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Zhu, Ying Ting et al.Nuclear p120 catenin unlocks mitotic block of contactinhibited human corneal endothelial monolayers without disrupting adherent junctionsJournal of Cell Science2012ISSN 0021-9533
Elali, Ayman et al.Liver X receptor activation enhances blood-brain barrier integrity in the ischemic brain and increases the abundance of ATP-binding cassette transporters ABCB1 and ABCC1 on brain capillary cellsBrain Pathology2012ISSN 1015-6305
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Question 1:  Can I detect isoforms other than RhoA, Rac1 or RalA with these G-LISA activation assays?

Answer 1:  Yes, the RhoA G-LISA (Cat. # BK124), Rac1 G-LISA (Cat. # BK128) and RalA G-LISA (Cat. # BK129) can be used to detect RhoB or RhoC, Rac 2 or Rac3 or RalB, respectively.  The capture proteins that the wells have been coated with bind all of the isoforms of the respective GTPase.  The specificity of signal is conferred by the specificity of the monoclonal primary antibody utilized.  Use of an isoform-specific monoclonal antibody allows detection of other Rho family isoforms.  Please see this citation for an example of this modified procedure (Hall et al., 2008. Type I Collagen Receptor (α2β1) Signaling Promotes Prostate Cancer Invasion through RhoC GTPase. Neoplasia. 10, 797–803). 

Basically the researcher would test their specific monoclonal antibody in a western blot first to prove specificity to the alternative isoform of interest.  For example, load RhoA and C for negative controls when testing a RhoB monoclonal antibody.  Then the researcher would use 1:50, 1:200 and 1:500 dilutions of their monoclonal antibody on duplicate cell extracts of activated and control state samples. The researcher would then choose the dilution of monoclonal antibody which gave them the highest ratio of activated:control state.

A simple activated/control state pair of extracts can be made by growing cells to 50% confluence in serum containing media, washing twice with PBS, preparing lysate and aliquoting and freezing  samples in liquid nitrogen.  With one aliquot, defrost and let stand at room temperature for 60 min to degrade the activated signal to a low basal signal, which will be the control state.  The untreated sample (2nd aliquot) will be considered “activated” which most serum grown cells are.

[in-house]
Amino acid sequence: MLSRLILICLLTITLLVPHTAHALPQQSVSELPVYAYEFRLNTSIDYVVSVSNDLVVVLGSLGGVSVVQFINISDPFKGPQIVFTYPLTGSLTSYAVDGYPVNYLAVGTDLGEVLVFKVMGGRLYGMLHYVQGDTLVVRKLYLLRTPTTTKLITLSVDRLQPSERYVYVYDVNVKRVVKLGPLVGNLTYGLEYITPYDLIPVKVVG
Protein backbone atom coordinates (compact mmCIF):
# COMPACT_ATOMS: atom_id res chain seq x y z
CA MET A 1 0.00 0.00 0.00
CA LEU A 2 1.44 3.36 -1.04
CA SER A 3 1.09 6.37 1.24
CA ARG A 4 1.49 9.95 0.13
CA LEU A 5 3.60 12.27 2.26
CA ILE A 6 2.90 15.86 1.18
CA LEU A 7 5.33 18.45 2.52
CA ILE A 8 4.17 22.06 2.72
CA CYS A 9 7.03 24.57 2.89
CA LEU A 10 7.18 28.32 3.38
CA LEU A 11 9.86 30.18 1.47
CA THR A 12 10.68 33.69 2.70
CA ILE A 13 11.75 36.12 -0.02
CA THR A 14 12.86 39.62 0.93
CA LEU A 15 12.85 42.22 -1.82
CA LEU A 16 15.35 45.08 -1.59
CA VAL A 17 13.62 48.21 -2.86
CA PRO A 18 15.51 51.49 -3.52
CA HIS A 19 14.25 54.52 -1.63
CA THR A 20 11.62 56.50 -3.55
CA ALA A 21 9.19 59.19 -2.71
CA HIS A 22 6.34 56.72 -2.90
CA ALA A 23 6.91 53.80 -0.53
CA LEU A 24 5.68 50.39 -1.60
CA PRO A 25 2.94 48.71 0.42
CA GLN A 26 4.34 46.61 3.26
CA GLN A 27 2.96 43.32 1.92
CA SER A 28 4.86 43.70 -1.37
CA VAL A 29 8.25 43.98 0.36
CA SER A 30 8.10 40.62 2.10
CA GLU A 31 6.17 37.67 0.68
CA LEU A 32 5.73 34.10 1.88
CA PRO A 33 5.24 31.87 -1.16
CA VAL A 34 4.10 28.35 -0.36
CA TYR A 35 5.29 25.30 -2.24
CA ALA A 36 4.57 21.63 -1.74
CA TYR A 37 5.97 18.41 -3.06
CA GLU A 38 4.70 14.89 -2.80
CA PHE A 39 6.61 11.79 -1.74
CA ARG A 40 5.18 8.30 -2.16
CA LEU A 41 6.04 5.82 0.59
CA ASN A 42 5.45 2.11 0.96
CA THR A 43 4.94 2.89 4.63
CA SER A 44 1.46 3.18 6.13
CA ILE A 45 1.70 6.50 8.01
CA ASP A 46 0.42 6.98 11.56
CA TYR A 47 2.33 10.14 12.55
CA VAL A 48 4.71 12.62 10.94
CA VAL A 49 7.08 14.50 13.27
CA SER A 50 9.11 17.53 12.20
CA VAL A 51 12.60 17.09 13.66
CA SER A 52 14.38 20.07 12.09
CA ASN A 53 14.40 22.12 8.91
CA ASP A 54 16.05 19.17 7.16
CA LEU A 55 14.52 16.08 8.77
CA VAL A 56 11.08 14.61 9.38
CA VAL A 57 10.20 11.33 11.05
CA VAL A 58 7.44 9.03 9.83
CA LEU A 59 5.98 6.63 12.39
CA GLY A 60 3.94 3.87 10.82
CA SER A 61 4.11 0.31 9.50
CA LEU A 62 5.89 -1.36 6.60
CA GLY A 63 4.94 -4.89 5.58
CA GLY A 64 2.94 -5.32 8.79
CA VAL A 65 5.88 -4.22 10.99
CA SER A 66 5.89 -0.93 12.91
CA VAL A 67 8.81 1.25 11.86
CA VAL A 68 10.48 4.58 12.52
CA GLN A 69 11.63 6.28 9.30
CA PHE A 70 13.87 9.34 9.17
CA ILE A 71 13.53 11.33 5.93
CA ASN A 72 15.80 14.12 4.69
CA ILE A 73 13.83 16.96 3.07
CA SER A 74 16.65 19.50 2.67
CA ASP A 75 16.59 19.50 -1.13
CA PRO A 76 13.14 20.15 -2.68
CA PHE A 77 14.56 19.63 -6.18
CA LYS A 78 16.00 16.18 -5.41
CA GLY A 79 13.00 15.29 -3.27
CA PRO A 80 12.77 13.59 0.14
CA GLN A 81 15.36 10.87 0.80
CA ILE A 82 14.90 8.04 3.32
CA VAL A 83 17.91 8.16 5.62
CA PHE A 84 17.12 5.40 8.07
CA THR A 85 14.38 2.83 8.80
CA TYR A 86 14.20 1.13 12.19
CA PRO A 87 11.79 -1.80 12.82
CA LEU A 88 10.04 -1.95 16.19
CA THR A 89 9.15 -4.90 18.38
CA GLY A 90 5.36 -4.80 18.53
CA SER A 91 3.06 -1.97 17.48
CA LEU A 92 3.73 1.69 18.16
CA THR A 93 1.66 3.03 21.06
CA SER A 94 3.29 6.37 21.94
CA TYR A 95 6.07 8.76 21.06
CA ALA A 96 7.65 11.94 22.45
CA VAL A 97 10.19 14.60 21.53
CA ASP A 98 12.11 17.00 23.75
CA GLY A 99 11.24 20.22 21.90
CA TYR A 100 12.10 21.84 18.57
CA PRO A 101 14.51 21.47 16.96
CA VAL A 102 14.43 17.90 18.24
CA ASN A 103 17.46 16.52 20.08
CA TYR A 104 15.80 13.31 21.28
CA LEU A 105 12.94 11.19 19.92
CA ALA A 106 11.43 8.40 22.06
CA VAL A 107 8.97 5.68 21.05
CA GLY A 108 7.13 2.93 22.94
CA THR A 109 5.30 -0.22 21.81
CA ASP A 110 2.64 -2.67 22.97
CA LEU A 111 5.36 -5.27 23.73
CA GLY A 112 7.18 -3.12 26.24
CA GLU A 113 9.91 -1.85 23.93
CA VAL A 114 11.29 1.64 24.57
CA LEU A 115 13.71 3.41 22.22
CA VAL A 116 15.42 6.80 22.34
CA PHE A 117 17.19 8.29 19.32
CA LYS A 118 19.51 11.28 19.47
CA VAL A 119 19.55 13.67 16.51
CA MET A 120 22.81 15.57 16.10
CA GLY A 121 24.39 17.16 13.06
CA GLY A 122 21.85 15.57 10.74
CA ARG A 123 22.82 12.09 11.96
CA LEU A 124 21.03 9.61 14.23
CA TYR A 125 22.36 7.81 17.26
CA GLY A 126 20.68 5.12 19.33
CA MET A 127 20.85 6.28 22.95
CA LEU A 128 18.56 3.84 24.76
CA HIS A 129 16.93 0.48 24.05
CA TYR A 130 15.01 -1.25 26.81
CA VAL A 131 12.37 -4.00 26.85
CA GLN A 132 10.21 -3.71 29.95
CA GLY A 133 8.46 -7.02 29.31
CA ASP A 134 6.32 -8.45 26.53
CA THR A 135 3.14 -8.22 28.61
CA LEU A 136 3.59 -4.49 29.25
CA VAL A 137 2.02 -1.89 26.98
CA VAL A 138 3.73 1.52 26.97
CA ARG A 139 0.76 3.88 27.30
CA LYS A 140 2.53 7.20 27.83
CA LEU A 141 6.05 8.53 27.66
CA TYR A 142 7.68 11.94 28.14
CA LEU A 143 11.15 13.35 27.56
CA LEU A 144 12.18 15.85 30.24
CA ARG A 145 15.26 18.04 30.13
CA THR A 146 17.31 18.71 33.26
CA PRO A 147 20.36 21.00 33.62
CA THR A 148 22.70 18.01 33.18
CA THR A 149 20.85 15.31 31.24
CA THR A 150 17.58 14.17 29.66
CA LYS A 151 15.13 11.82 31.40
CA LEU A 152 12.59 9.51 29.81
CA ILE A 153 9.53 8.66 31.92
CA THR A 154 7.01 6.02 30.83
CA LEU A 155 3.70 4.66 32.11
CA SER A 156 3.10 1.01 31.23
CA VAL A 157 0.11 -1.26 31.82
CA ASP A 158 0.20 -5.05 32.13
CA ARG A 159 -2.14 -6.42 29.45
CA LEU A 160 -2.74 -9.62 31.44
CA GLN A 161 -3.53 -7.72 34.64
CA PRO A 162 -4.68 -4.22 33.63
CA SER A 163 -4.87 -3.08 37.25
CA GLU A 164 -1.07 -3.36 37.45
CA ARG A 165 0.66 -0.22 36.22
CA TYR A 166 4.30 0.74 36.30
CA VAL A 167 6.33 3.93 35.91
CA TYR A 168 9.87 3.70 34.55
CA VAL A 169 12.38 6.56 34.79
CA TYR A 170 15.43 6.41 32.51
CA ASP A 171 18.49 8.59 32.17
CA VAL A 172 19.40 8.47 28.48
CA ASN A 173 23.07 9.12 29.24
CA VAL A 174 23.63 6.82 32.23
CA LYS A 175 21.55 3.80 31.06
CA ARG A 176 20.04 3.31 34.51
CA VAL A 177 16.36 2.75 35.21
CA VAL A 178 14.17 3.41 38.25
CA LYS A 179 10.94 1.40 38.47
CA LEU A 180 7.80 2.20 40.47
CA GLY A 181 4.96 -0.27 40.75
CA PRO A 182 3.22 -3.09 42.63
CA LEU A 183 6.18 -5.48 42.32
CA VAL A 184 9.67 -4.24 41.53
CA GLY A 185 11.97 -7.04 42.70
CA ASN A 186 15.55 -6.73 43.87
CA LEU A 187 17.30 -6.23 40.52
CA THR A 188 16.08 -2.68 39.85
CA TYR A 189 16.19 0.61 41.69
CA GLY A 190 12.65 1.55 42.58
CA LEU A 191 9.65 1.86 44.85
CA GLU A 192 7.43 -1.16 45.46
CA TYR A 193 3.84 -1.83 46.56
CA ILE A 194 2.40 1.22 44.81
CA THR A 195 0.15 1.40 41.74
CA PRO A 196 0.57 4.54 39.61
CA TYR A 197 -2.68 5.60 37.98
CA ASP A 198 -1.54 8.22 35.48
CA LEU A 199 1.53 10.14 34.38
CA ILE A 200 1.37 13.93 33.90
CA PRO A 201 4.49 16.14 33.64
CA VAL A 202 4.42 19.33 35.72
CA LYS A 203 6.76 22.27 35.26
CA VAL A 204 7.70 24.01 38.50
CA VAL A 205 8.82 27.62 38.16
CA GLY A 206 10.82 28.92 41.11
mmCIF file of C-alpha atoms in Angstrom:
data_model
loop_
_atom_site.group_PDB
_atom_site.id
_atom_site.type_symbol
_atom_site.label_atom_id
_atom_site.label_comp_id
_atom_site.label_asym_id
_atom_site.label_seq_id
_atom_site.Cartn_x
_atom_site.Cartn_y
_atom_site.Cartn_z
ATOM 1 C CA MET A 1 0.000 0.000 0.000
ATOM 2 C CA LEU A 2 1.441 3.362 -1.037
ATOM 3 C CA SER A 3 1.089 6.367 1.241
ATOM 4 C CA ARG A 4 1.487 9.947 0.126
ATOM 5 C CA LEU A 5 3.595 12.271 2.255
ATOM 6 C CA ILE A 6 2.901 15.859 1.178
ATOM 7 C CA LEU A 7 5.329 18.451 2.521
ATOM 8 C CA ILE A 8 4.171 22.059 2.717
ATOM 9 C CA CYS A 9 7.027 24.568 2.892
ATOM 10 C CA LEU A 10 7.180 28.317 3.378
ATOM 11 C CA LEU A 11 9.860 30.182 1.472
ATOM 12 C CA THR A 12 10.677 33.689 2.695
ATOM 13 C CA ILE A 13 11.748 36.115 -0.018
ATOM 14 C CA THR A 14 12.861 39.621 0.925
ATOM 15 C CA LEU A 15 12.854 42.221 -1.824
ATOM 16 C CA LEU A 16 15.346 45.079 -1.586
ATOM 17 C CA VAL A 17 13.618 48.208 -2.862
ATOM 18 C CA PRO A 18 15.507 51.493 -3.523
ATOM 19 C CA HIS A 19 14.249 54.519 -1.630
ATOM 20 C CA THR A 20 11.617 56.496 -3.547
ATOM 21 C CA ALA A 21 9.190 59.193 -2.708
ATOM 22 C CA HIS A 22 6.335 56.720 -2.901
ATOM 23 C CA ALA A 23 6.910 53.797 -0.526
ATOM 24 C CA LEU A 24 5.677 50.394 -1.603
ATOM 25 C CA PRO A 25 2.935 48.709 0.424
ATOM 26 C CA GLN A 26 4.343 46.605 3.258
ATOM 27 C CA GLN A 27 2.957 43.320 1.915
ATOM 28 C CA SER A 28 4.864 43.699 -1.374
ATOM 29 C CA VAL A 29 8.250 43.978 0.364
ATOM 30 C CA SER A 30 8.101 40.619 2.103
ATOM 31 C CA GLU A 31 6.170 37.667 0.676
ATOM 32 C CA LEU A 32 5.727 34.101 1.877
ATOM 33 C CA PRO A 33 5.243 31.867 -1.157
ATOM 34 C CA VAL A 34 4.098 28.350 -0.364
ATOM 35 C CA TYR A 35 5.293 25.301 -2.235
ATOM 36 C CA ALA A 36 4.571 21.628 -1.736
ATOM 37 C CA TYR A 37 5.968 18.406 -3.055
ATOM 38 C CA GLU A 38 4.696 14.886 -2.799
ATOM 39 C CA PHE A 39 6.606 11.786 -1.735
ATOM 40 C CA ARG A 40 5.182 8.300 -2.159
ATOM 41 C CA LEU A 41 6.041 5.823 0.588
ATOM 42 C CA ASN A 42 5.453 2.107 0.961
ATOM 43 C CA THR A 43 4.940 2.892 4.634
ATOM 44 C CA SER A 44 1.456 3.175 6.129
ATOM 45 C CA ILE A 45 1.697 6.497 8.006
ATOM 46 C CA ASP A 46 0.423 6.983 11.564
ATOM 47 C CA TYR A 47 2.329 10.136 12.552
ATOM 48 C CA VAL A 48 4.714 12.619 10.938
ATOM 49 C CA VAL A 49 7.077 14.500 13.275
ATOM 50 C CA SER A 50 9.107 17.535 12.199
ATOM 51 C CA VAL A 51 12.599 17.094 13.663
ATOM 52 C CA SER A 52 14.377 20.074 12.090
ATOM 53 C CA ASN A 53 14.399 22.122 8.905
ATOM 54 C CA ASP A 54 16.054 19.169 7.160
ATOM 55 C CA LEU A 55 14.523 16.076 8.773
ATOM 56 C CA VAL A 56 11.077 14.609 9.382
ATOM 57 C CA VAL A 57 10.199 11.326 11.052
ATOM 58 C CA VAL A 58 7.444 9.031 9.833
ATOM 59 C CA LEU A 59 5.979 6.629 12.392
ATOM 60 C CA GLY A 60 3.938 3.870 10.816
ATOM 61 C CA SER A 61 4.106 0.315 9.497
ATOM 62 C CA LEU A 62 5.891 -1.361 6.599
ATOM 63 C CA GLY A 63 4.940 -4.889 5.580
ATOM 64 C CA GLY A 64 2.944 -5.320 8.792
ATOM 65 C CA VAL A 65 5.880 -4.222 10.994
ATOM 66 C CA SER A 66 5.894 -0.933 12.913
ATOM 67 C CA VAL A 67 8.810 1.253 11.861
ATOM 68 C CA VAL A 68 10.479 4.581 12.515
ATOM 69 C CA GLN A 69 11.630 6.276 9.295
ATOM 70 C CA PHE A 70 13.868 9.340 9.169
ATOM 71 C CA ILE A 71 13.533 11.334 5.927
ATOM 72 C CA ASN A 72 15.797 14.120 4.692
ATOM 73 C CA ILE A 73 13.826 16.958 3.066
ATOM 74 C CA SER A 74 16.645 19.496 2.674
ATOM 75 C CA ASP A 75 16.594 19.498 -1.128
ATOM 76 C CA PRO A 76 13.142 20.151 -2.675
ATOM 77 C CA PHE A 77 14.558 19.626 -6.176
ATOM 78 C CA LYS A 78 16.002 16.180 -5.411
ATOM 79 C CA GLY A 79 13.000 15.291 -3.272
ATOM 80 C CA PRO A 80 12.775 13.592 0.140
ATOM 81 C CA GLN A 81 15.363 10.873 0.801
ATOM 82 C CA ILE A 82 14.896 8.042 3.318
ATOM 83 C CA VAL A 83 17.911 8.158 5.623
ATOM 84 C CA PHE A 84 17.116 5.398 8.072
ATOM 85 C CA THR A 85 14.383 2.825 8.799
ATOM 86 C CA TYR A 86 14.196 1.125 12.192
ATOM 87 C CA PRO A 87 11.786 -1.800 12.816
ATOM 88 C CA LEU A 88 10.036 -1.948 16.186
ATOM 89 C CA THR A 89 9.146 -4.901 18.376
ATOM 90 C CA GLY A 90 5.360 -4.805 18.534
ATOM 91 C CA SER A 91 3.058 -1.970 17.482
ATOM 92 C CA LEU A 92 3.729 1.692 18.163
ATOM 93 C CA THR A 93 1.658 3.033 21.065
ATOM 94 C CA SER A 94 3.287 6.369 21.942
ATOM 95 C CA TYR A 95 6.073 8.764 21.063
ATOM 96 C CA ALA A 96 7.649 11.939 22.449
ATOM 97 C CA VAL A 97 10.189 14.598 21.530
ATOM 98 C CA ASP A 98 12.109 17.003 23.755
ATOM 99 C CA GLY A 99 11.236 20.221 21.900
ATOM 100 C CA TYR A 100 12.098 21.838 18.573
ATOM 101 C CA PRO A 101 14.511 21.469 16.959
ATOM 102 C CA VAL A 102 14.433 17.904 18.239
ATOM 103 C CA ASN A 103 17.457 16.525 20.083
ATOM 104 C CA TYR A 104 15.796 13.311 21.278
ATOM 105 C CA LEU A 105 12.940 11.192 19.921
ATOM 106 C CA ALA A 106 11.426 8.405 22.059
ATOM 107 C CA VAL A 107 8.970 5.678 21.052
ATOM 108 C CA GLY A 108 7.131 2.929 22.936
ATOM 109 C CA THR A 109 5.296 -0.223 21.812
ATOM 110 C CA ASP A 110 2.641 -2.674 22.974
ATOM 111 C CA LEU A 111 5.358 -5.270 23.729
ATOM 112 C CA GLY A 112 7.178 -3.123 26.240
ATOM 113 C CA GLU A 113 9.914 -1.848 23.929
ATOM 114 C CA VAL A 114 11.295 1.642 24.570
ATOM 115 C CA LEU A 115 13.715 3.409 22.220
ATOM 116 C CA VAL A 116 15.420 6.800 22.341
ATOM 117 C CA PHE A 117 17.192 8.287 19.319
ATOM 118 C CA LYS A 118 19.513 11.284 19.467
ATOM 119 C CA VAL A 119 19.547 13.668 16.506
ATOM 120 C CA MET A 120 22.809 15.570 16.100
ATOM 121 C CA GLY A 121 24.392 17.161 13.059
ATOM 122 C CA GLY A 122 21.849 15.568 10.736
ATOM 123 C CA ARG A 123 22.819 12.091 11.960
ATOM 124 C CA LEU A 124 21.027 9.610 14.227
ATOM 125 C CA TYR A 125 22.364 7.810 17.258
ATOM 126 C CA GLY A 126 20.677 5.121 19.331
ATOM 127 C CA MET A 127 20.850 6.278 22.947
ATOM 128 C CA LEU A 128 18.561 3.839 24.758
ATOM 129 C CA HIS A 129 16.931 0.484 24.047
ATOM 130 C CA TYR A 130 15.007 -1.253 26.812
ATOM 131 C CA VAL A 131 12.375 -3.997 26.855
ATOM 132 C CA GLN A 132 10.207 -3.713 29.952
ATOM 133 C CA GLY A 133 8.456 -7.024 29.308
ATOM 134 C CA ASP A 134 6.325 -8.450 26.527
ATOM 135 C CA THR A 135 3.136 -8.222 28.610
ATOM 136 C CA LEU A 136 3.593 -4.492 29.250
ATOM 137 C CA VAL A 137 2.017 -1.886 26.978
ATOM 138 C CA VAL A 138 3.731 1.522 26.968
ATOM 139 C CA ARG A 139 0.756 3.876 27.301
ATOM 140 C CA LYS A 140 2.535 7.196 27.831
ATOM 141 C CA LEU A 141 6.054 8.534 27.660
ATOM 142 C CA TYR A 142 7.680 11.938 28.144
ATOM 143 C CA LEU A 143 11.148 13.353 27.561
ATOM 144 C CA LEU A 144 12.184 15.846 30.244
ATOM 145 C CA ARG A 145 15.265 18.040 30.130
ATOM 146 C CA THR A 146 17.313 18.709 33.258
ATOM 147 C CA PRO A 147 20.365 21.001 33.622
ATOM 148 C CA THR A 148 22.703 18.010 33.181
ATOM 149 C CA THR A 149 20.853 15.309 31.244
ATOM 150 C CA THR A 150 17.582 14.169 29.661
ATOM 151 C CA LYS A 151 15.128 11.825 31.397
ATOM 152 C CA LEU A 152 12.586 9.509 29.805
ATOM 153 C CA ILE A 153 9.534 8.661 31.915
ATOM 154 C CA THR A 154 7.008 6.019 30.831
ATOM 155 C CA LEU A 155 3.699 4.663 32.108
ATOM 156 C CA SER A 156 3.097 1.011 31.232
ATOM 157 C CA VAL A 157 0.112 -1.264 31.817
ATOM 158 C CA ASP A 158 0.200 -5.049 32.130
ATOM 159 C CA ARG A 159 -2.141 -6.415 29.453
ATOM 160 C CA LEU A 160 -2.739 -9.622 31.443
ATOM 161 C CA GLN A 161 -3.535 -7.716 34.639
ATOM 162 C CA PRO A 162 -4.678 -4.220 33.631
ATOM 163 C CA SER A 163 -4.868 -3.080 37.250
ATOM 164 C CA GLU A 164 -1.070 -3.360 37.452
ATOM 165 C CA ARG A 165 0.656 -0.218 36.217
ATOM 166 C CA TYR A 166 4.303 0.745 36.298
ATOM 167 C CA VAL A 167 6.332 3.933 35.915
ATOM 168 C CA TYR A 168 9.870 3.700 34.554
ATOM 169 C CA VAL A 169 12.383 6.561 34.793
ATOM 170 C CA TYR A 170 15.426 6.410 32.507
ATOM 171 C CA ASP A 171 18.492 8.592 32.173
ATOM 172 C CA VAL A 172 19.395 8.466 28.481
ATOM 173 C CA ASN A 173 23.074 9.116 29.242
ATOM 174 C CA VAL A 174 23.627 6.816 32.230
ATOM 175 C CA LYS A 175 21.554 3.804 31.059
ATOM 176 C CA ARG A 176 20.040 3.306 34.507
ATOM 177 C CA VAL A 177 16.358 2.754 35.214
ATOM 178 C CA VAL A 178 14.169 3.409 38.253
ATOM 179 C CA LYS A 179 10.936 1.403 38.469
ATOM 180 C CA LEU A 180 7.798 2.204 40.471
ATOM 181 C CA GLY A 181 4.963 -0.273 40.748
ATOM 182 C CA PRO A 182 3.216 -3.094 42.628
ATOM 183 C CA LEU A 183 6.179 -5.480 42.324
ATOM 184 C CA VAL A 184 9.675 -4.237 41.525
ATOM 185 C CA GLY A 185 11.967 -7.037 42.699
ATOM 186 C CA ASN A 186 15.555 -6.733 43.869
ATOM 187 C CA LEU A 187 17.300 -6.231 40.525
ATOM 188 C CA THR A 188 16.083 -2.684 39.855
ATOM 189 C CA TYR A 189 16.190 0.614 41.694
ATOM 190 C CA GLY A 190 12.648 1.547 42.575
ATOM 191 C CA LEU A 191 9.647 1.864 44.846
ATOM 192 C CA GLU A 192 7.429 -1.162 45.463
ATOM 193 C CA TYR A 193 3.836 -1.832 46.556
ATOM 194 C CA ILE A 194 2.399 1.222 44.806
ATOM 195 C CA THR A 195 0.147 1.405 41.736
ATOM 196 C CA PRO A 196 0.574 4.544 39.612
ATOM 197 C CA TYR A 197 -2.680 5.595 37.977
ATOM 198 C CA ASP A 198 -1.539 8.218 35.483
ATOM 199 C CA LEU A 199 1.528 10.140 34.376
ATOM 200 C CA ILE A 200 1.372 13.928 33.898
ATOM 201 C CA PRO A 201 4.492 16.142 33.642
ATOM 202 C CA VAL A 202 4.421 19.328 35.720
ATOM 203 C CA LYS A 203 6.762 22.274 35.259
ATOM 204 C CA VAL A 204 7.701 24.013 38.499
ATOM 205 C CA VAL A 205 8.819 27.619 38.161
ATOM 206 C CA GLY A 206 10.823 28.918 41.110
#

Question 2:  How many cell culture plates can I process at one time during the lysis step?

Answer 2:  We recommend that from the point at you add lysis buffer to the plate on ice to aliquoting and snap-freezing the lysate samples in liquid nitrogen, no more than 10 min are allowed to elapse.  After 10 min on ice, we find that GTP bound to GTPases (activated GTPases) undergoes rapid hydrolysis.  Rapid processing at 4°C is essential for accurate and reproducible results.  The following guidelines are useful for rapid lysis of cells.

 Washing

a.  Retrieve culture dish from incubator, immediately aspirate out all of the media and place firmly on ice.

b.  Immediately rinse cells with an appropriate volume of ice cold PBS (for Cdc42 activation, skip this step and simply aspirate the media) to remove serum proteins.

c.  Aspirate off all residual PBS buffer. This is essential so that the Lysis Buffer is not diluted. Correct aspiration requires that the culture dish is placed at a steep angle on ice for 1 min to allow excess PBS to collect in the vessel for complete removal.  As noted, the time period between cell lysis and addition of lysates to the wells is critically important. Take the following precautions:

     1.  Work quickly.

     2.  Keeping solutions and lysates embedded in ice so that the temperature is below 4°C. This helps to minimize changes in signal over time.

     3.  We strongly recommend that cell lysates be immediately frozen after harvest and clarification. A sample of at least 20 μl should be kept on ice for protein concentration measurement. The lysates must be snap frozen in liquid nitrogen and stored at -70°C. Lysates should be stored at -70°C for no longer than 30 days.

     4.  Thawing of cell lysates prior to use in the G-LISA assay should be in a room temperature water bath, followed by rapid transfer to ice and immediate use in the assay.

 

If you have any questions concerning this product, please contact our Technical Service department at tservice@cytoskeleton.com.